Supporters of Imam Gotsinsky who captured Temir-Khan-Shura (now Buynaksk) after1917 Revolution. Photo:

06 November 2017, 21:43

October Revolution led to modern conflicts in the Caucasus

The causes of many today's conflicts in the Caucasus should be sought in the events that occurred in the autumn of 1917, said the scientists interviewed by the "Caucasian Knot".

October Revolution of 1917 led to the fact that the situation in the Caucasus became uncontrollable, said Alexander Skakov, a senior researcher at the Institute of Oriental Studies of the Russian Academy of Sciences (RAS). It was the events of 1917 that led to an armed conflict of the Ottoman Empire with Armenia, and to the conflict over the pre-border areas of Armenia with Georgia, Mr Skakov has recalled.

"The revolution gave nothing good to the Caucasus. Nobody has ever calculated the human sacrifices as a result of the revolution and interethnic wars; there are still no concrete figures on how many people were killed and suffered," Alexander Skakov told the "Caucasian Knot" correspondent.

After the victory of Bolsheviks in October 1917, "the entire social space of the former Russian Empire was plunged into chaos," Lyudmila Gatagova, a leading researcher at the RAS' Institute of Russian History, has noted.

At the same time, she said, the revolutionary events "became a stimulating factor for strengthening the centrifugal tendencies and activating separatist forces in the outskirts of the former empire, including the Caucasus."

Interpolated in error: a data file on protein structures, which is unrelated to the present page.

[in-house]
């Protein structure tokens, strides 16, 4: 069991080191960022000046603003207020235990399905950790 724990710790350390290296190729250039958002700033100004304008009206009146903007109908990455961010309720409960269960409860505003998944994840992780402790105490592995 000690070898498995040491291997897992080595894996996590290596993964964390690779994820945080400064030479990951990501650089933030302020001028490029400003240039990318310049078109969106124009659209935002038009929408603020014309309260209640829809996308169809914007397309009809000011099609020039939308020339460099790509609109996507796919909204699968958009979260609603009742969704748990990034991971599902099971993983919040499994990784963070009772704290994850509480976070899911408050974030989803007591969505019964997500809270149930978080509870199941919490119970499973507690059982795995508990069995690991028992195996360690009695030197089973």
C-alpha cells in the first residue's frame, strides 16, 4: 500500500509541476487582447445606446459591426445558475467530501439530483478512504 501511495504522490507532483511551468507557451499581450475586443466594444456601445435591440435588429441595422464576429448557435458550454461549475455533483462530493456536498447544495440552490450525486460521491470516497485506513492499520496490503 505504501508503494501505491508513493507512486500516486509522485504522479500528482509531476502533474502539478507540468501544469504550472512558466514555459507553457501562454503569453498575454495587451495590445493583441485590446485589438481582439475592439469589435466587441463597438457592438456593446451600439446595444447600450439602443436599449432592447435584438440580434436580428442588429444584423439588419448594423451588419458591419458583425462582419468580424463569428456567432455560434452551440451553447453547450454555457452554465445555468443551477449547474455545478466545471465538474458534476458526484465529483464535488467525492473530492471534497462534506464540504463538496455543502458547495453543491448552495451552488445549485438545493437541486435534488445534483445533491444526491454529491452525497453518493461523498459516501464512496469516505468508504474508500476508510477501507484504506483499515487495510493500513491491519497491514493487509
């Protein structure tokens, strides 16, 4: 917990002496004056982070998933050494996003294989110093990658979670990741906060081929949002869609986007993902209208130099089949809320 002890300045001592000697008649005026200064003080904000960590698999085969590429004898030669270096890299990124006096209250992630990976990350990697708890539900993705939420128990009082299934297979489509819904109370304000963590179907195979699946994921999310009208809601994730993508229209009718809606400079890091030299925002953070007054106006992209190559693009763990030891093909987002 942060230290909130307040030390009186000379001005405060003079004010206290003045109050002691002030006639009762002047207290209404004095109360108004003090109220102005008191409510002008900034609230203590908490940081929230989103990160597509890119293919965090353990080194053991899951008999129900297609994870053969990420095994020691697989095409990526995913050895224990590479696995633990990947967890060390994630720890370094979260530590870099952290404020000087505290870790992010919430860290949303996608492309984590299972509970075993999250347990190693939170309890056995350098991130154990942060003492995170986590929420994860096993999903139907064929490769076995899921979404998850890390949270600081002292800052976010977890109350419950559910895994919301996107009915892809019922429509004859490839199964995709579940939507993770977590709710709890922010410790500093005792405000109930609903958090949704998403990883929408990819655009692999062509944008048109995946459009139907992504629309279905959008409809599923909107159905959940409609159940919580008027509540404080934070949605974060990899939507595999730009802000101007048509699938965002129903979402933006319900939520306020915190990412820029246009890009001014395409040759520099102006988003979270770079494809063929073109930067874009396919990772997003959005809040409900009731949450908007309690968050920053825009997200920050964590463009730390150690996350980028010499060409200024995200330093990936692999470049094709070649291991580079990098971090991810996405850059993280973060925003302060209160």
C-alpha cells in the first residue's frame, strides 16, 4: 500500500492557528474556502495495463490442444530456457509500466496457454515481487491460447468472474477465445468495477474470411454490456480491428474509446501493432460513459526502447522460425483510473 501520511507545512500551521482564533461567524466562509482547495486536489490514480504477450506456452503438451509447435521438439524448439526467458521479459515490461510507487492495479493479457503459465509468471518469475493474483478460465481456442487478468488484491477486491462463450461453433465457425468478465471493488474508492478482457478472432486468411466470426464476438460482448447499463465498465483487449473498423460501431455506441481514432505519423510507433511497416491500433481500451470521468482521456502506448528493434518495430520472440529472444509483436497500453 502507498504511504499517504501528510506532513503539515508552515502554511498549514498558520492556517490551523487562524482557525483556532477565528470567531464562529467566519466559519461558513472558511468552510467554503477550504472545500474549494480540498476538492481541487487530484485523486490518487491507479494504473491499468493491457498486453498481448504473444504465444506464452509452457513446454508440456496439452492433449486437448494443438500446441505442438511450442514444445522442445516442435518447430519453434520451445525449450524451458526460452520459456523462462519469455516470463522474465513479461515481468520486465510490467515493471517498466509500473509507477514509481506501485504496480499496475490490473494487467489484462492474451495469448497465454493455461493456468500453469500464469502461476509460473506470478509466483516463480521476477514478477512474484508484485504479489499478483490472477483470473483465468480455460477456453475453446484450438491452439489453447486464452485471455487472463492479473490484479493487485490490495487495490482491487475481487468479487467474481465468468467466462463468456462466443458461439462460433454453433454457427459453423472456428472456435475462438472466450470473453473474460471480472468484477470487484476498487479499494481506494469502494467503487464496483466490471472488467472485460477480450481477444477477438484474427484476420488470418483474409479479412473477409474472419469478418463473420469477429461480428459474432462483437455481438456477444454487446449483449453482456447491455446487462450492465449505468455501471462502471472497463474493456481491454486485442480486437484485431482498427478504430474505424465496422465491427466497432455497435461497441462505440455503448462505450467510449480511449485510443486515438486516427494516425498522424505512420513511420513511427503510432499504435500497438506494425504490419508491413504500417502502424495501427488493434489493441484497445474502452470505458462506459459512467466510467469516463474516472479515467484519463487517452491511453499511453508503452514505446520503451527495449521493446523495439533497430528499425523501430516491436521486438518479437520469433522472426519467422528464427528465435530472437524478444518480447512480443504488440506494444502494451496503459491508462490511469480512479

"The Bolsheviks declared war on all independent peripheral political alliances and governments. They tried in every way to prevent the establishment of control of foreign states over Transcaucasia and Northern Caucasus. Having seized power in the former empire, Bolsheviks immediately began defending the traditional Russian geopolitical interests. In many respects, the lack of internal unity among the Caucasian nations helped them to achieve success," Ms Gatagova has noted, stressing that that as a result, Bolsheviks "by no means stopped the interethnic contradictions and antagonisms; they only drove all the underlying conflict reasons into the depth."

"In the Soviet years, under the pressure of the state repressive machinery, all these discontents and contradictions remained in a latent state for decades. As soon as the pressure of the punitive machine weakened, they began floating to the surface, and resulted, already in the post-Soviet era, in another outbreak of conflicts," said Lyudmila Gatagova.

Full text of the article is available on the Russian page of 24/7 Internet agency ‘Caucasian Knot’.

Source: CK correspondents

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